When that drilling noise of alarm goes off, I roll on to my side, stretch out my arm, grab the phone turn off that noise and then start scrolling. I’ve read and heard countless time that a ‘perfect’ morning routine goes something along the lines of … waking up bright and early , jumping out of bed , (‘Rise and Shine’ by Kylie Jenner anyone) saluting the sun and setting my intentions for the day whilst avoiding social media and any source of blue light.
Admittedly, I haven’t got ‘mindful’ morning routine down yet and instead, I begin swiping through Instagram.
Between the top trending accounts, models, or the most aesthetically pleasing interior design pages, I will undoubtedly be bombarded with this type of content the most …food.
Food and ‘health’ accounts are the type of content that I try to avoid these days. The images that annoy me the most to will have a heading something along the lines of ‘try this, not that’ or ‘eat this , not that’ followed by lists or images of ‘bad’ food and what you can swap them for to live a happier/healthier life. I went on an unfollow spree to cleanse ( for lack of a better term) my feed from annoying or triggering content. Doing this, I noticed just how many diet accounts were created to tell people how to / what to and when to eat. These accounts all contradicted each other and all the avoided the word ‘diet’ opting for ‘lifestyle’- a term that’s easier to swallow, leaves a sweeter taste cause after all we don’t do diets in anymore, right?
2018/19 has been such a shift in beauty standards and what we define as ‘healthy’ . We have banned FAD diets and embraced better and new ways of working out – think way more woman lifting weights and the increase in weight training has risen in general.
But have we really got rid of diet culture?
It got me thinking about all the new terms and what the replacements for Fad diets that we have created. I’ve found myself falling into the trap of looking at trends such as ‘intermittent Fasting, looking at before and after pictures of vegan diet, googling all about gluten free benefits.
According to the National Eating Disorders , orthorexia is “an unhealthy obsession with otherwise healthy eating”, ‘As awareness of healthy eating grows and more consumers than ever before go vegan and gluten free, clinicians say they are encountering more patients presenting orthorexia symptoms’.
It was through my Instagram scrolling that I found an account all around ‘Flexitarians’ – Mr Niven, a strategic market intelligence manager for trade association Scotland Food & Drink, says “flexitarian is only eating meat and fish occasionally and opting for a more plant-focused diet ‘’. He claims there is a significant rise in this and ‘Intuitive Eating’ – ‘’eating when hungry and stopping when full with the mindset of not labelling any food good or bad and not allowing food to have labels or morals’’.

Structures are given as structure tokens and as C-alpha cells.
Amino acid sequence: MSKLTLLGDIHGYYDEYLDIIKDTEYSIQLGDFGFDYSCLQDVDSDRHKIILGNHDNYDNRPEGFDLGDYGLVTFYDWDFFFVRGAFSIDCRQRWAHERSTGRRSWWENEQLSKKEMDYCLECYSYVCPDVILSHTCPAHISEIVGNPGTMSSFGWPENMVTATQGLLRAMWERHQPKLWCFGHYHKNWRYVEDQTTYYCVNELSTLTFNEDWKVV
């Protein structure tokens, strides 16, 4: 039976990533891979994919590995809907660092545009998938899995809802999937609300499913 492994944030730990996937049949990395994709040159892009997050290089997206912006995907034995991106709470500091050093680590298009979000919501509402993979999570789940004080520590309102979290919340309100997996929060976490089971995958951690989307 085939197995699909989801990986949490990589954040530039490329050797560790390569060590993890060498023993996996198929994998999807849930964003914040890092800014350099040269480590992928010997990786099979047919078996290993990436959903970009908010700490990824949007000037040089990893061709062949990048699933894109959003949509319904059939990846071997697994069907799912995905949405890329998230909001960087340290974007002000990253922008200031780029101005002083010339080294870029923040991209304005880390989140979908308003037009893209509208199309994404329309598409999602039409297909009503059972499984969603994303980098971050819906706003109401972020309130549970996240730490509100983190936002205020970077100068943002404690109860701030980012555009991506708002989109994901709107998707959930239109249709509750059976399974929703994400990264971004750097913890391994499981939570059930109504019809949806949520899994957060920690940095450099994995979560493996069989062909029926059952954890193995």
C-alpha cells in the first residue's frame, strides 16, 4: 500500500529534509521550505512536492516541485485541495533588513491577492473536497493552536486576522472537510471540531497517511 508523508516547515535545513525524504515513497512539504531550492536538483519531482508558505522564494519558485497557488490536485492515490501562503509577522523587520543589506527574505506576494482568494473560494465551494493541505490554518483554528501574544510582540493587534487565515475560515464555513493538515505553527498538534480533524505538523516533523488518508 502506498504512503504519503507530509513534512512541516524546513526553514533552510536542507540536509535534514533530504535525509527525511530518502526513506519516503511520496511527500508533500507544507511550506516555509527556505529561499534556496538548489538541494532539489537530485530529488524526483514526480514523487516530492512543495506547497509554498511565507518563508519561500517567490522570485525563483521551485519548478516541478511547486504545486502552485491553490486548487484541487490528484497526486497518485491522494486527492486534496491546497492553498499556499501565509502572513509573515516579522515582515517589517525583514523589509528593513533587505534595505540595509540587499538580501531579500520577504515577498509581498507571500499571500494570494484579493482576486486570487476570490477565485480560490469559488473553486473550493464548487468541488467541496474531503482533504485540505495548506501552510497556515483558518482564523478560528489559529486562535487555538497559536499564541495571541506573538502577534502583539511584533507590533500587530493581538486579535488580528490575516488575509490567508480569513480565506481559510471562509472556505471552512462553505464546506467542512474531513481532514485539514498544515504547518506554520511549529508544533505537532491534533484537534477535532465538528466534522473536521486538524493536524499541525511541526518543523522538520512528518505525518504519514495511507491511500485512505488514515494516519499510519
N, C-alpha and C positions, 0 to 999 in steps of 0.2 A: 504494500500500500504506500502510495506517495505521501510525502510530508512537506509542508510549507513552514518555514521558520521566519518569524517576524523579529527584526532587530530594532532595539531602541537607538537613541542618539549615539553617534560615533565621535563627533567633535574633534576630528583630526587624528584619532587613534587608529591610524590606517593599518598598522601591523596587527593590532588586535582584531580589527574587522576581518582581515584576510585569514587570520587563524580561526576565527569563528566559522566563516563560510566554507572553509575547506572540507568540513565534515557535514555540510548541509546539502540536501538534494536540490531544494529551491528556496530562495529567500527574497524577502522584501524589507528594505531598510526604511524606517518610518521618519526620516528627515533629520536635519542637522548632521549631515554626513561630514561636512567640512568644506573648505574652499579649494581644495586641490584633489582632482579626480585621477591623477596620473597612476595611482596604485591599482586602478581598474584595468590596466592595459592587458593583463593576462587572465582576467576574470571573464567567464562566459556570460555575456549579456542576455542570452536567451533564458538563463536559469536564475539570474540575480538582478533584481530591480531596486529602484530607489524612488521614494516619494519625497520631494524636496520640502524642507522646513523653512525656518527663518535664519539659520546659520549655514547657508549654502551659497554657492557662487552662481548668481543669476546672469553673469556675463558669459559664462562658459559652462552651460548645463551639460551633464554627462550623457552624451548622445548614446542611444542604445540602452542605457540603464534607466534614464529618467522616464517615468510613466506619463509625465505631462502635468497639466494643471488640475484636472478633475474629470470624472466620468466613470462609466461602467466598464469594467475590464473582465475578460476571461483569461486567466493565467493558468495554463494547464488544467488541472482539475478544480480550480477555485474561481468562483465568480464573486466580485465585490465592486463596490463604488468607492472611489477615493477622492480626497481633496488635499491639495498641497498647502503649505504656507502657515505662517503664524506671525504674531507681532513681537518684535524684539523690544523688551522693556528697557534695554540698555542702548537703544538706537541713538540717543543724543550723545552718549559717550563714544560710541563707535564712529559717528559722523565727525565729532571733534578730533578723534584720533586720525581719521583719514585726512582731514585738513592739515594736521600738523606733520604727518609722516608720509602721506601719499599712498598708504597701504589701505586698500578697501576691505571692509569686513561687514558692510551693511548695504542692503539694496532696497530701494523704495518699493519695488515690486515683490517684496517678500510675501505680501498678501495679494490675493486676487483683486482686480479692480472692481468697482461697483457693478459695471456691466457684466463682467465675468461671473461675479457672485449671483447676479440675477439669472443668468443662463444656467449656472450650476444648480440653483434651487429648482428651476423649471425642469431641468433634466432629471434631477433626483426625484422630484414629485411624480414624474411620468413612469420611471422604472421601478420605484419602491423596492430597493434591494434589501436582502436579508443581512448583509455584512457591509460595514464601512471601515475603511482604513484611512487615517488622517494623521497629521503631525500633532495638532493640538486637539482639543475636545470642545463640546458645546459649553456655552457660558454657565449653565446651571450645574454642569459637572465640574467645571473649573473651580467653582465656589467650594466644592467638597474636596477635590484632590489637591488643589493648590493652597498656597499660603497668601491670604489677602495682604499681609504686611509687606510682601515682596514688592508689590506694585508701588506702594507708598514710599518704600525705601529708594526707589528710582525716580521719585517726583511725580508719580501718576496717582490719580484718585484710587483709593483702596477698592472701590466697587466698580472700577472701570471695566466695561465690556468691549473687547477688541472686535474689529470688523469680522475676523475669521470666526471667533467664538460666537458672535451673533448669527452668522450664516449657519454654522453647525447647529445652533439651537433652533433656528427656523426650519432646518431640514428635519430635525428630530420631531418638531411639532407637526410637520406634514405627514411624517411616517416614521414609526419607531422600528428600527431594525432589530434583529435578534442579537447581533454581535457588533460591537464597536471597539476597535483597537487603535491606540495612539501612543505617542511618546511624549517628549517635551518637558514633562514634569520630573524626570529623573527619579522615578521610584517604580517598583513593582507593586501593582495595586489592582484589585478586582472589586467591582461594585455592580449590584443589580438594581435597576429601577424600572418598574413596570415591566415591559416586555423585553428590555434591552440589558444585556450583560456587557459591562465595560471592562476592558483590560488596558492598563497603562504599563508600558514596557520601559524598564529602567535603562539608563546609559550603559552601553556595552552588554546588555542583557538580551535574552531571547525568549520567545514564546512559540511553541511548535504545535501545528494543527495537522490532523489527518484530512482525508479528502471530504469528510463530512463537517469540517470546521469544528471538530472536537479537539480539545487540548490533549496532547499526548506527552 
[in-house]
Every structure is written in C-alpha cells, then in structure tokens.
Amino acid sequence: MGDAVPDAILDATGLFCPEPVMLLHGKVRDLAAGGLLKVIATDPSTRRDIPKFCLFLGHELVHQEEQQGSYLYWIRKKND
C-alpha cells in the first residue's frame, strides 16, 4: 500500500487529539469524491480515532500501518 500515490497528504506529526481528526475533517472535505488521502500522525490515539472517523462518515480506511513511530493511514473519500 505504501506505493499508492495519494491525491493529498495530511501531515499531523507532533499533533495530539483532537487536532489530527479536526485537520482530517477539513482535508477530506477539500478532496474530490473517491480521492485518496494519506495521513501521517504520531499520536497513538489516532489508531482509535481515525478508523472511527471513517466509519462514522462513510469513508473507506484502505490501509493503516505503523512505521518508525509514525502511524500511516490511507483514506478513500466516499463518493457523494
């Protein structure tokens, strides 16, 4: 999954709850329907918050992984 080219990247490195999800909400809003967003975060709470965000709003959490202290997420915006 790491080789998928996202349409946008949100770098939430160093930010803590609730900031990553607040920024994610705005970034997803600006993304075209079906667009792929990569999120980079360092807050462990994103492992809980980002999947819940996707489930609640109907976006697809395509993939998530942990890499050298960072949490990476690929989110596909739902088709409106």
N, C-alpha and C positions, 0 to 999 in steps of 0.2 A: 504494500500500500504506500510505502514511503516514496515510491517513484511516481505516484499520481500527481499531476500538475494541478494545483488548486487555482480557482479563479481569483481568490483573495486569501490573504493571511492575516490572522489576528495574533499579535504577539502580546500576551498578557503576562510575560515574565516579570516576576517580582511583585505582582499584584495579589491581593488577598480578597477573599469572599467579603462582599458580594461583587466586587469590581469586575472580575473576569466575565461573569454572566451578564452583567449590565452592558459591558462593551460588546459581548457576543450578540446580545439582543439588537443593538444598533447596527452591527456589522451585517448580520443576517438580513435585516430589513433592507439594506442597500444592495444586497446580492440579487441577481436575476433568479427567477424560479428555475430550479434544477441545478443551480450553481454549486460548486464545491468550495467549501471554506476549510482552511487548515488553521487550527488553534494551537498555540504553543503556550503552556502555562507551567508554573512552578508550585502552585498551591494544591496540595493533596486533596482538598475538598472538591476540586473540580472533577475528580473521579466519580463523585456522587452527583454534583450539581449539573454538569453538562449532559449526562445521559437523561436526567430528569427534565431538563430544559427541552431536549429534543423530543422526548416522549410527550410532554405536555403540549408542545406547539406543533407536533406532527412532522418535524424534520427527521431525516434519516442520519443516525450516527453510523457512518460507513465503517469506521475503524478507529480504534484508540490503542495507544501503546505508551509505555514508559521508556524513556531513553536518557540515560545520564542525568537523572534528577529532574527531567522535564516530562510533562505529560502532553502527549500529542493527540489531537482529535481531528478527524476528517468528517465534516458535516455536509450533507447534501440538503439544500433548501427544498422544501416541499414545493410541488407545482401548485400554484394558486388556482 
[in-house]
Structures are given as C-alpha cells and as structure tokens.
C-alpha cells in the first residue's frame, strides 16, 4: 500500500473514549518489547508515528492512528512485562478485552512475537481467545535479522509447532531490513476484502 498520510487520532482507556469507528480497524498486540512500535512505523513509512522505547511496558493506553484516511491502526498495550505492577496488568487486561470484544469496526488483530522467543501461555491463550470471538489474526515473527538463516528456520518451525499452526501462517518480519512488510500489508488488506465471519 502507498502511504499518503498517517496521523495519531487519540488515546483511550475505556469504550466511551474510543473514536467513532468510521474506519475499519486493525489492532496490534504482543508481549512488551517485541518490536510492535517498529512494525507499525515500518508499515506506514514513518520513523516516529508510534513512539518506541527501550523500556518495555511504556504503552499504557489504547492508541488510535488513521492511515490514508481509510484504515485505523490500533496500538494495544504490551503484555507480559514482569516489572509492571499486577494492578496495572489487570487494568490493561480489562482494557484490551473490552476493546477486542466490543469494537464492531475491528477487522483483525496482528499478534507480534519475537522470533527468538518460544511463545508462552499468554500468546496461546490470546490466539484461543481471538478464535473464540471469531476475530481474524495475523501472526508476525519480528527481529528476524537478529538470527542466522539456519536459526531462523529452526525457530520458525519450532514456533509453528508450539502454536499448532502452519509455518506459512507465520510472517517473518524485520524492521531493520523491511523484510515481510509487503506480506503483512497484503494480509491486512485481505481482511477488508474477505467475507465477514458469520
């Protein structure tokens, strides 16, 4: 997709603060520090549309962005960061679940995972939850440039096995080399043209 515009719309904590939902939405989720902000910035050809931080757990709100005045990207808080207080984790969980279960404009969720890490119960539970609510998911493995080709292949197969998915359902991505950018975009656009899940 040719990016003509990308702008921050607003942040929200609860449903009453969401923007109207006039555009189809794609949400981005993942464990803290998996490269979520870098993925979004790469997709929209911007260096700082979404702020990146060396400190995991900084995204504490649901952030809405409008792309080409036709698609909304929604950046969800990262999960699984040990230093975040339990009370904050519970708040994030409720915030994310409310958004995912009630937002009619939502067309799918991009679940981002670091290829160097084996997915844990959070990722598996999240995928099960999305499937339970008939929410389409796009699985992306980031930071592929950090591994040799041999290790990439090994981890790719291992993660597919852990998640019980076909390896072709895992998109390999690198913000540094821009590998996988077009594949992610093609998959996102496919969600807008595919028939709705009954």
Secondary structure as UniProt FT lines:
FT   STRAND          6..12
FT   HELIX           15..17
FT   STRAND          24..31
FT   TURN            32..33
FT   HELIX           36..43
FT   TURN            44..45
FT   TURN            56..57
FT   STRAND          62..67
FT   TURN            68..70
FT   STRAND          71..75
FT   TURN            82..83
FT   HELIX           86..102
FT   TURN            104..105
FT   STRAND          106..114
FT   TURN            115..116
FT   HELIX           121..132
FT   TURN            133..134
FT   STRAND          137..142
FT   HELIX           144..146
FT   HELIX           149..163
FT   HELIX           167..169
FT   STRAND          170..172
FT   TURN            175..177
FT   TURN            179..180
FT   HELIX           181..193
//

Reading this out to my sister, scrolling through the feed of tips and how to’s of intuitive eating that my Dad pointed something out. ‘That’s just called eating’. He looked at me with the expression a Labrador does when you said a word it doesn’t quite know (head tilt, raised brows) . ‘Isn’t that common sense’, he said, and when I thought about it he’s right. What we should do naturally is it when hungry and stop when full and have a range of things in our diet. So how have we now labelled it and put rules around this trend which is mean to be about having no rules and how have we given eating , a label ?
Instagram isn’t the only place where we can obsess about food, one of the most searched and most popular videos on YouTube is ‘what I eat in a Day’- (explaining this to anyone who isn’t a millennial is funny). Yes, you watched a video of what someone else eats throughout their day and of course it’s always perfectly presented and ‘healthy’.
You can find these for anyone from Doctors, Models, Post baby weight loss, Eating disorder recovery or just your Favourite fitness youtuber.
What I Eat In a Day videos-
https://youtu.be/EPBwKJJL1b4 (Natasha Oceane – what I eat in a day) 17.k likes in two days – one of her most requested videos
https://youtu.be/mknrIncksQk – Stephanie Buttermore – the science behind going ‘all in’- Eating until full regardless of calories and purposely gaining weight in order to stop ‘severe hunger’ after years of being in a calorie deficit.
All of this may not make much sense to some people and , hey, maybe most people aren’t affected but for me having a good relationship with food is important and something that needs worked on, so I’m just a bit fed up of being told what to do.
You are more than what you eat.
some people to follow if you want to change up your feed too 🙂